FINISHING WORK ON the showroom of Lake Shore Kitchens at the Shoppes of Port Washington were Peter Burke and Brian Marquardt.
Photo by Mark Jaeger
Owner says dividing retail space offers options for start-up businesses
The tide may have finally turned for the former Lueptow’s Furniture building in downtown Port Washington, and the transition is coming one small space at a time.
The city’s largest commercial building has sat largely empty since the furniture store closed nearly four years ago.
Owner Merton Lueptow now has three tenants in the building at 211 N. Franklin St. he calls the Shoppes of Port Washington.
The largest space is occupied by Lake Shore Kitchens, cabinetry business owned by Peter Burke and Brian Marquardt.
The men are using the storefront location to display home remodeling products and as a meeting place for customers. They specialize in woodwork by Bertch Cabinets, Wellborn Forest and International Kitchen Supply.
“We have both done a lot of remodeling work and even built a house together, but we wanted to start a business where we would work with contractors and take care of all the problems that can come up,” Burke said.
“The idea is we would be the ones setting up the delivery of materials or dealing with missing hardware or scratched doors. With this location, we also expect to attract individual customers looking to remodel.”
Lake Shore Kitchens works with a stable of local, licensed subcontractors, including countertop specialist Bella Stone from Fredonia and Wester Electric of Belgium.
“We have customers come in and say they want one contractor who will do all the work. That’s really not what you want. You want someone who knows what they are doing at every level,” Marquardt said.
“Our shop can handle everything from low-end apartment remodels to the beachfront home where the owner wants to go all out on fixtures.”
None of the actual wood working will be done in the former storefront.
“This will be our showcase. And when we are out at job sites, this location will still give our business a lot of visibility,” Burke said. “As more shops come into the building, we are hoping to pick up business from their customers.”
So far, the other tenants are Funky Fine Art owned by artist Deb Melton, and a full-service alterations shop called Jane’s Handy Sewing.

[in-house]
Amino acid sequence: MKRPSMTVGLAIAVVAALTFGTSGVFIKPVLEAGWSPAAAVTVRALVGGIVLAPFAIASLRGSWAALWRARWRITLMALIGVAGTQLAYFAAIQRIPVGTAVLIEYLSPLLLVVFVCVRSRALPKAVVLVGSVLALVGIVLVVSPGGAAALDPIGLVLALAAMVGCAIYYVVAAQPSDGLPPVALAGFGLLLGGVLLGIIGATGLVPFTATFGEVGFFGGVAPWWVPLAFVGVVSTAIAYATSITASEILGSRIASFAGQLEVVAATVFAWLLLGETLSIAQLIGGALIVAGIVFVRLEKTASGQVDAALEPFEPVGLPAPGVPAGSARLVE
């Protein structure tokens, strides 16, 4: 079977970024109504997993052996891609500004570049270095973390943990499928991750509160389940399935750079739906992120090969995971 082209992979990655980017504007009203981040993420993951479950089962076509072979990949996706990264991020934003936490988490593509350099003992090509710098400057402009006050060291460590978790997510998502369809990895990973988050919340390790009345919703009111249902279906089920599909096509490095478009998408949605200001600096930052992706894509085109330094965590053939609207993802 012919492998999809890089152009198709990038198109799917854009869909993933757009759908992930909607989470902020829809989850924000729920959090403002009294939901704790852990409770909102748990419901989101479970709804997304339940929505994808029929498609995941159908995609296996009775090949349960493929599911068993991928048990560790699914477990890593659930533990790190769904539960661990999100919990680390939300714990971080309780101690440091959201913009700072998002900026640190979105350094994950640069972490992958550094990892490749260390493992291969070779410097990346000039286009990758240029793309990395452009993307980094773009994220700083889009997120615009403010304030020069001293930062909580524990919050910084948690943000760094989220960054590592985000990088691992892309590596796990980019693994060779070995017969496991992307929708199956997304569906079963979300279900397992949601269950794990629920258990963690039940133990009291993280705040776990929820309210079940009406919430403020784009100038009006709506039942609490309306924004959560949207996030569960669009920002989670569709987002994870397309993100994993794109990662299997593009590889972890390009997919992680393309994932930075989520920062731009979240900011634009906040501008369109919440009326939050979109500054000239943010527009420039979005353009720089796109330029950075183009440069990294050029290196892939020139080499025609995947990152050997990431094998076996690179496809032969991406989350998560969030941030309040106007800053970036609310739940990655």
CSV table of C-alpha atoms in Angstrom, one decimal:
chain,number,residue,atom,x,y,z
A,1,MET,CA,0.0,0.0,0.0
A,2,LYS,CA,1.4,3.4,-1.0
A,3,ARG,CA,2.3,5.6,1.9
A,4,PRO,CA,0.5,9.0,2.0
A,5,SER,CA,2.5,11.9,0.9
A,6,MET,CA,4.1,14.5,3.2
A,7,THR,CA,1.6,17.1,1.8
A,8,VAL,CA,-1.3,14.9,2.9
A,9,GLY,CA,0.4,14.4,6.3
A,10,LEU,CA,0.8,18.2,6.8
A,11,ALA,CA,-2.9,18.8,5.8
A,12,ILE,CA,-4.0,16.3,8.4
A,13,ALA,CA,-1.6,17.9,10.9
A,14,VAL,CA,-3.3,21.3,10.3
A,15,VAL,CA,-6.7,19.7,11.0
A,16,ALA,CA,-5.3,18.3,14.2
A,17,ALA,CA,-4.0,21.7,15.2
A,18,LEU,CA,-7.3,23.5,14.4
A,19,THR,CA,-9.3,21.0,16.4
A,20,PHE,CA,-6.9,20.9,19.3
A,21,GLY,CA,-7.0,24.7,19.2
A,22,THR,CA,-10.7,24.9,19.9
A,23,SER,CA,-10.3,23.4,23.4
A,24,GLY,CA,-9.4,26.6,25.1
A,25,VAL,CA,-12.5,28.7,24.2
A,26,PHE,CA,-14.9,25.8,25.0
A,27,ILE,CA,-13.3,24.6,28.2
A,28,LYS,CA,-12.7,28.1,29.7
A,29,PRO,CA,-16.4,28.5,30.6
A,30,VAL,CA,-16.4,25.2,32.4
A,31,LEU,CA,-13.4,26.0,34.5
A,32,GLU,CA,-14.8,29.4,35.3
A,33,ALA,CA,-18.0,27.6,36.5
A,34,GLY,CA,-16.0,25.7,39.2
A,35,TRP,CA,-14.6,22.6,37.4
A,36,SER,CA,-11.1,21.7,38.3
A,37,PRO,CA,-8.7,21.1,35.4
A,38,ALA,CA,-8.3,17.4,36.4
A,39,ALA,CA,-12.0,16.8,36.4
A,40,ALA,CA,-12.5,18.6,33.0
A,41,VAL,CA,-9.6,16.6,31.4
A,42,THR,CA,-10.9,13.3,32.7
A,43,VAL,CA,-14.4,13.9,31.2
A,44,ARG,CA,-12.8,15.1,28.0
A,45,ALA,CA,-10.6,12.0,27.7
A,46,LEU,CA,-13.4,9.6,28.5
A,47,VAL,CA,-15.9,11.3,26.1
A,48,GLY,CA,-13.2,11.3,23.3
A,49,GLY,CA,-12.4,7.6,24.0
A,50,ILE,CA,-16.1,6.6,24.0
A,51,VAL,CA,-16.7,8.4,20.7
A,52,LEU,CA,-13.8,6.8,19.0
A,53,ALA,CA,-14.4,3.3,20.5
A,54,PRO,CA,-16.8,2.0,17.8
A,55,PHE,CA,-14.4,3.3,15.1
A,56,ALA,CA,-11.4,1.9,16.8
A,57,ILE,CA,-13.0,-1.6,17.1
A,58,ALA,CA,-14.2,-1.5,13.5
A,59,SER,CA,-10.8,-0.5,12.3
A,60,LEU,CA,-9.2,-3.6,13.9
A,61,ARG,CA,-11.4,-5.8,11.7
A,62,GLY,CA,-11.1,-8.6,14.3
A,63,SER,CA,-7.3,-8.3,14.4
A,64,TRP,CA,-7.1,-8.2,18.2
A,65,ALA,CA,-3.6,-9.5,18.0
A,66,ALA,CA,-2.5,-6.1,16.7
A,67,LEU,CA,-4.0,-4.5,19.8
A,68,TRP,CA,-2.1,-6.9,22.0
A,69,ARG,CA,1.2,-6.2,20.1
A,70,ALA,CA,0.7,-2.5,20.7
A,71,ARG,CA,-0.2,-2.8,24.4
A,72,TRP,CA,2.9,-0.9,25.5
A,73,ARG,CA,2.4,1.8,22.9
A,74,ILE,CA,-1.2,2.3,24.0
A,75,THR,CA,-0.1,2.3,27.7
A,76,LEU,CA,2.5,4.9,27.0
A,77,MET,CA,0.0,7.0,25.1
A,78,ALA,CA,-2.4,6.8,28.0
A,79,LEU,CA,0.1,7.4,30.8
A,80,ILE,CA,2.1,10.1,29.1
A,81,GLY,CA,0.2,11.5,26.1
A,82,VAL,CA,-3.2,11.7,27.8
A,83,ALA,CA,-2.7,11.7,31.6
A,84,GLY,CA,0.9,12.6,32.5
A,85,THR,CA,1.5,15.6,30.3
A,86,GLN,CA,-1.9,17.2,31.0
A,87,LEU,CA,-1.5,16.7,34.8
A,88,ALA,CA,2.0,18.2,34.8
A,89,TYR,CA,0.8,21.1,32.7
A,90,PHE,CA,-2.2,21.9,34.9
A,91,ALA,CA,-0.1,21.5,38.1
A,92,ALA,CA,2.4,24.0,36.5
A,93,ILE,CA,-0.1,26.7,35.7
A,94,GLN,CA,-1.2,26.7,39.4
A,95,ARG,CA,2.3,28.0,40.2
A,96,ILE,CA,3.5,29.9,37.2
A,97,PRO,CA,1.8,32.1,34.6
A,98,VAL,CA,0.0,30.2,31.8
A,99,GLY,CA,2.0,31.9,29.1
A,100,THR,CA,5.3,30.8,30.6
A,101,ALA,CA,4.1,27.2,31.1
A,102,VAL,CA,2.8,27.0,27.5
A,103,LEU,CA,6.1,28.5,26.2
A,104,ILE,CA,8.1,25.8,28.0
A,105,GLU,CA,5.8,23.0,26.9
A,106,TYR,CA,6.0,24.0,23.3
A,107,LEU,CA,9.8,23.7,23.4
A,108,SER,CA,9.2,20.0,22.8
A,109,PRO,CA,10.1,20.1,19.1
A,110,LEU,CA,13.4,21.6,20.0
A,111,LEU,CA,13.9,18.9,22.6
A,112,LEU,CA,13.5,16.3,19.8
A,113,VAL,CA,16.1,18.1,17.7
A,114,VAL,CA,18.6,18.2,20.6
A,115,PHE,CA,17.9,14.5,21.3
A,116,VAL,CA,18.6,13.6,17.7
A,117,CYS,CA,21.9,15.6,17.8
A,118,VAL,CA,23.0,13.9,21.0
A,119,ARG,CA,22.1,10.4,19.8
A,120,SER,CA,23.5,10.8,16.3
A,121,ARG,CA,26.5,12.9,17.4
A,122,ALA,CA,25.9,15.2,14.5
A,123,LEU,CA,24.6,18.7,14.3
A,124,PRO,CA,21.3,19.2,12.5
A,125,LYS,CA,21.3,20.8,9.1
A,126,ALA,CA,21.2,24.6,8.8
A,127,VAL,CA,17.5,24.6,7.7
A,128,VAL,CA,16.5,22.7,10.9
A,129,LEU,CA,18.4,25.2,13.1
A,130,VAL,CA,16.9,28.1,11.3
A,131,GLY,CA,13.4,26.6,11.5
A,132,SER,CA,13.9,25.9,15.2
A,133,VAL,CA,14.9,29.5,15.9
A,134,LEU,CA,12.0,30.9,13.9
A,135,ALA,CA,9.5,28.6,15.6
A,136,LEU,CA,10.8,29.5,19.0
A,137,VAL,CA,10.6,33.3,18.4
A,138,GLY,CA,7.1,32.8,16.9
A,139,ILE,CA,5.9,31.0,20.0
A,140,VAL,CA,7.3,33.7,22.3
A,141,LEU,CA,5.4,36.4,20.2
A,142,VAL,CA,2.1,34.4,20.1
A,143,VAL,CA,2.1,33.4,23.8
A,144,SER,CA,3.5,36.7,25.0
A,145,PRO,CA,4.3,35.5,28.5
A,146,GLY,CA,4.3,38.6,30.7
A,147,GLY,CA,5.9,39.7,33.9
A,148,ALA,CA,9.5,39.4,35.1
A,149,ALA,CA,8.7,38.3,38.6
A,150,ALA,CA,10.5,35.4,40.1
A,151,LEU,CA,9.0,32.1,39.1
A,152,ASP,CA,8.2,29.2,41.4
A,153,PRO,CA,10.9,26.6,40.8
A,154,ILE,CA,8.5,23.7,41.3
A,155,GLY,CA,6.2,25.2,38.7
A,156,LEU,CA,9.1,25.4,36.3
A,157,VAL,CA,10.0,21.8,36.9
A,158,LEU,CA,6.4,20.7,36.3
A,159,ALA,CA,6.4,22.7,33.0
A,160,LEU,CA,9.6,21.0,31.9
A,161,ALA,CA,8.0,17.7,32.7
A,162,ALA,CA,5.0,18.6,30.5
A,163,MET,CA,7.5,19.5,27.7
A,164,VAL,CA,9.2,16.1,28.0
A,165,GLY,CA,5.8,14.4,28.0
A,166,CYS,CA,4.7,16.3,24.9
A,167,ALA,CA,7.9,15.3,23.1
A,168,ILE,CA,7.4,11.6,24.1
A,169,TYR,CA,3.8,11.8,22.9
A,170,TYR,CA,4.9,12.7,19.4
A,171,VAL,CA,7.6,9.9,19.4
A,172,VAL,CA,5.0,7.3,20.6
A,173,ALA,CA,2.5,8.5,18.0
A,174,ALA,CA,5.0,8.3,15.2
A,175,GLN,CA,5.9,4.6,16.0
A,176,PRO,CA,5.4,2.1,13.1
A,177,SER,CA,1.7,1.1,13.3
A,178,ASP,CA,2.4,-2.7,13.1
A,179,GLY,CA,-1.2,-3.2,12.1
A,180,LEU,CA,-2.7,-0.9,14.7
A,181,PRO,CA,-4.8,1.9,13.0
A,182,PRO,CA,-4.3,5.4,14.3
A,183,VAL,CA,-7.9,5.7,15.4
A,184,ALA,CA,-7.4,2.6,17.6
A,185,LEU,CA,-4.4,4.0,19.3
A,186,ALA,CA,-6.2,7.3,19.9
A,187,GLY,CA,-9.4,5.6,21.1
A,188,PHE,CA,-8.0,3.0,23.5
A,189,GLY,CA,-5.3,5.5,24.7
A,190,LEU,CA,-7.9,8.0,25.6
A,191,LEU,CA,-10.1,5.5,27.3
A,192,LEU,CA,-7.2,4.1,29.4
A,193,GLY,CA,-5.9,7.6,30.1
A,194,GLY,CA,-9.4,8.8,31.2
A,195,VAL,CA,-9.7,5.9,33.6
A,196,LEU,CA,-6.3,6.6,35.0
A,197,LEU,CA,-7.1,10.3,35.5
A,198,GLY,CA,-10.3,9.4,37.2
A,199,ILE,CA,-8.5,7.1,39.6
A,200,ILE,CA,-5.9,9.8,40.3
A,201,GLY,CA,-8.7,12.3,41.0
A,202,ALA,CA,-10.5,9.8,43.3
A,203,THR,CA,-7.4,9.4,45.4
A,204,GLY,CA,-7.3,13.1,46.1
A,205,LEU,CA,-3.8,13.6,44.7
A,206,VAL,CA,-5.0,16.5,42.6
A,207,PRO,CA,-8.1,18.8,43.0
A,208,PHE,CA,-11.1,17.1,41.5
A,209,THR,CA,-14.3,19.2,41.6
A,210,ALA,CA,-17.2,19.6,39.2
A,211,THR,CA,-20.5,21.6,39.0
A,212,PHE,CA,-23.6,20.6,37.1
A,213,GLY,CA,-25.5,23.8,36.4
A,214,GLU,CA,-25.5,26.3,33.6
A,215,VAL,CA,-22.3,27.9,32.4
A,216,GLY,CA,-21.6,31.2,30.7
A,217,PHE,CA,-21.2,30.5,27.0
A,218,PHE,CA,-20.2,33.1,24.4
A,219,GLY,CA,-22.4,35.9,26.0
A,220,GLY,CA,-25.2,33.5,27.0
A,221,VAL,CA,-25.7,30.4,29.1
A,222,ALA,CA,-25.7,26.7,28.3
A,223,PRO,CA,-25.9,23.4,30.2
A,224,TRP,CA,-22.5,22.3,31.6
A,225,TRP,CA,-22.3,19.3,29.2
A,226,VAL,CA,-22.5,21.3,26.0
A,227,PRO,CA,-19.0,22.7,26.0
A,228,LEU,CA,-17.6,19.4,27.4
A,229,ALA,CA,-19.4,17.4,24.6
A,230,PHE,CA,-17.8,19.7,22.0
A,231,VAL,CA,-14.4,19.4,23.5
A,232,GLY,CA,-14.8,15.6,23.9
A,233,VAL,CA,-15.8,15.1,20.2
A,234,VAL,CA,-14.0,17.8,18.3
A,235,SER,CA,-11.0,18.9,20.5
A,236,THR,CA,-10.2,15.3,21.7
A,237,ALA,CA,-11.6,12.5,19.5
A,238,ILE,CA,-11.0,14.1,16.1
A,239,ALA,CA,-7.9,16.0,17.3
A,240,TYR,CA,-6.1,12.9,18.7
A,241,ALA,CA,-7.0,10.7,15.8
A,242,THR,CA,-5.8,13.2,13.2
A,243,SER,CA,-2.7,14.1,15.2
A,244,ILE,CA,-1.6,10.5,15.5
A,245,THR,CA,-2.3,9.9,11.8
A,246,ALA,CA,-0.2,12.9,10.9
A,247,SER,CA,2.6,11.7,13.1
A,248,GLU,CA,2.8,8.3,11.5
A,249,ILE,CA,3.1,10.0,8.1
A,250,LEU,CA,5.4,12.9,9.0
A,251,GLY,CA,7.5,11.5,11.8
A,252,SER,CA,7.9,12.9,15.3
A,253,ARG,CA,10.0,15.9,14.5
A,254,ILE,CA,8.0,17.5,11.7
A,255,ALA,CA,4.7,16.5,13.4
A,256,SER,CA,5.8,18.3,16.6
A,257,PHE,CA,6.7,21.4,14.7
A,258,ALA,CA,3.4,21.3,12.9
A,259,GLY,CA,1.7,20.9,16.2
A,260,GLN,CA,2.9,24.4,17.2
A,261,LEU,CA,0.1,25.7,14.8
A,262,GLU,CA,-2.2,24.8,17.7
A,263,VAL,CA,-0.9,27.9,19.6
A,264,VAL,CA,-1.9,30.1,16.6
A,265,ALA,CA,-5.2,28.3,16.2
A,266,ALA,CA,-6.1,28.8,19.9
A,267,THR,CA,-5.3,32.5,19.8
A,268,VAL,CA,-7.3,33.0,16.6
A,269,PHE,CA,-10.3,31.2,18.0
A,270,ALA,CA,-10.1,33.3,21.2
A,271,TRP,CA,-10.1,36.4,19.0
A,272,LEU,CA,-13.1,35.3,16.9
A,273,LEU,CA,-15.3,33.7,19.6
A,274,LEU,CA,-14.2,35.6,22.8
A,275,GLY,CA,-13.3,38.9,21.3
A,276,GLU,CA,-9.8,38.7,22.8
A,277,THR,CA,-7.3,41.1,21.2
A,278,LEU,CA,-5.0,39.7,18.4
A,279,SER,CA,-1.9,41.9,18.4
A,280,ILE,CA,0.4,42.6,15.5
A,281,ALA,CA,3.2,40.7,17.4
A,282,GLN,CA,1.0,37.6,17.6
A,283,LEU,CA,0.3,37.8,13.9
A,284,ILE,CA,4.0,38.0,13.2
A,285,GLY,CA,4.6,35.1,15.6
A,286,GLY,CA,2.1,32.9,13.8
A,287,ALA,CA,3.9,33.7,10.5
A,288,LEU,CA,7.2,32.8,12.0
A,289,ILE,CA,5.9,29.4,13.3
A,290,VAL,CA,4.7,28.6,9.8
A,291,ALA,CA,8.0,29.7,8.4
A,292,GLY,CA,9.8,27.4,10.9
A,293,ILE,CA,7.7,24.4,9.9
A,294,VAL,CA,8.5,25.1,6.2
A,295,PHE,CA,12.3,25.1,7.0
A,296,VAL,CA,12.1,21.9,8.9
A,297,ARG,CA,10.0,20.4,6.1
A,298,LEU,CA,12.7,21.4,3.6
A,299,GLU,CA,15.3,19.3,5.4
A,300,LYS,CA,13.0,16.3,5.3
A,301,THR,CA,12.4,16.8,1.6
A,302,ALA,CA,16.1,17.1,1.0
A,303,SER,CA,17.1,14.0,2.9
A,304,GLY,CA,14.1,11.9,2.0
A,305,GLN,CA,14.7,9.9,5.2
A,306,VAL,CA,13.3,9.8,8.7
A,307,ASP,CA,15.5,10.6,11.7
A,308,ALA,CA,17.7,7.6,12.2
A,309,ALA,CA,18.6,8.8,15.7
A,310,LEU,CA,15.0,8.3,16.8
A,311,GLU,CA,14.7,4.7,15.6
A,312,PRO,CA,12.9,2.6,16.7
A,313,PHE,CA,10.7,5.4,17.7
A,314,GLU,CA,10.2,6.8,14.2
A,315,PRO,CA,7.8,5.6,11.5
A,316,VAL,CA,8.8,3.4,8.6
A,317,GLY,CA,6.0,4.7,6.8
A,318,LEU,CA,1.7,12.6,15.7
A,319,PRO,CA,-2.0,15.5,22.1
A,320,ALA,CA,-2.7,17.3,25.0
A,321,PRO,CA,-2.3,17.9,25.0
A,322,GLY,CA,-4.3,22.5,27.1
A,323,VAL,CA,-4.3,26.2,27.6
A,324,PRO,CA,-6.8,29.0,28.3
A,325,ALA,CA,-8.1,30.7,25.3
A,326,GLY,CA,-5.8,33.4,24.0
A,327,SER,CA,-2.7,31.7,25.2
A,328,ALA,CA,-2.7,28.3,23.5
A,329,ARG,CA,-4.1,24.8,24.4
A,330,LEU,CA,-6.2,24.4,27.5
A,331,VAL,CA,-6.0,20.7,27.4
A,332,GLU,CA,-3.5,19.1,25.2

Burke said he and Marquardt stumbled onto the Lueptow’s location by accident while looking into advertising for their new business.
“While in the newspaper office we saw the ad for space in the Lueptow’s building. Within a half hour we were inside checking out the space with Merton,” Burke said.
The option of starting small yet having room to grow was appealing to the owners of the start-up business.
“At one time we were even thinking about our own building, but that wasn’t going to happen in this economy,” Marquardt said. “When we learned how reasonable the rent was for the space, it became a real no-brainer.”
The cabinetry shop is renting 600 square feet, but the former store offers almost unlimited space for expansion.
“There is 8,000 square feet on each floor, so there is plenty of room to grow,” Lueptow said of the four-story building.
“With all the room that is available, we should be able to handle at least 20 different shops, including a mix of bigger and smaller shops. I could put in a huge business and still have lots of room for other shops. The goal is to have diversity in the
Lueptow said the Shoppes of Port Washington should be seen as a practical alternative for start-up businesses that don’t have capital for the high rents sought elsewhere.
“I think this should be a real shot in the arm for new businesses and a boost for the entire downtown,” he said.
The initial lease for tenants is for six months, followed by month-to-month rental agreements. That timing allows Lueptow flexibility because the building is still on the market.
“With all of the approvals involved in that kind of transaction, I thought it was unlikely that any sale could be completed in less than six month,” Lueptow said.
Having tenants in the building could make it more appealing to prospective buyers, too.
“In today’s world, a buyer is more likely to be an investor looking for a source of income instead of someone who wants a single, large retail space. The renters would provide that income,” Lueptow said.
“I am very optimistic that this concept is going to work. I keep getting calls about space, which tells you there is a market for something like this.”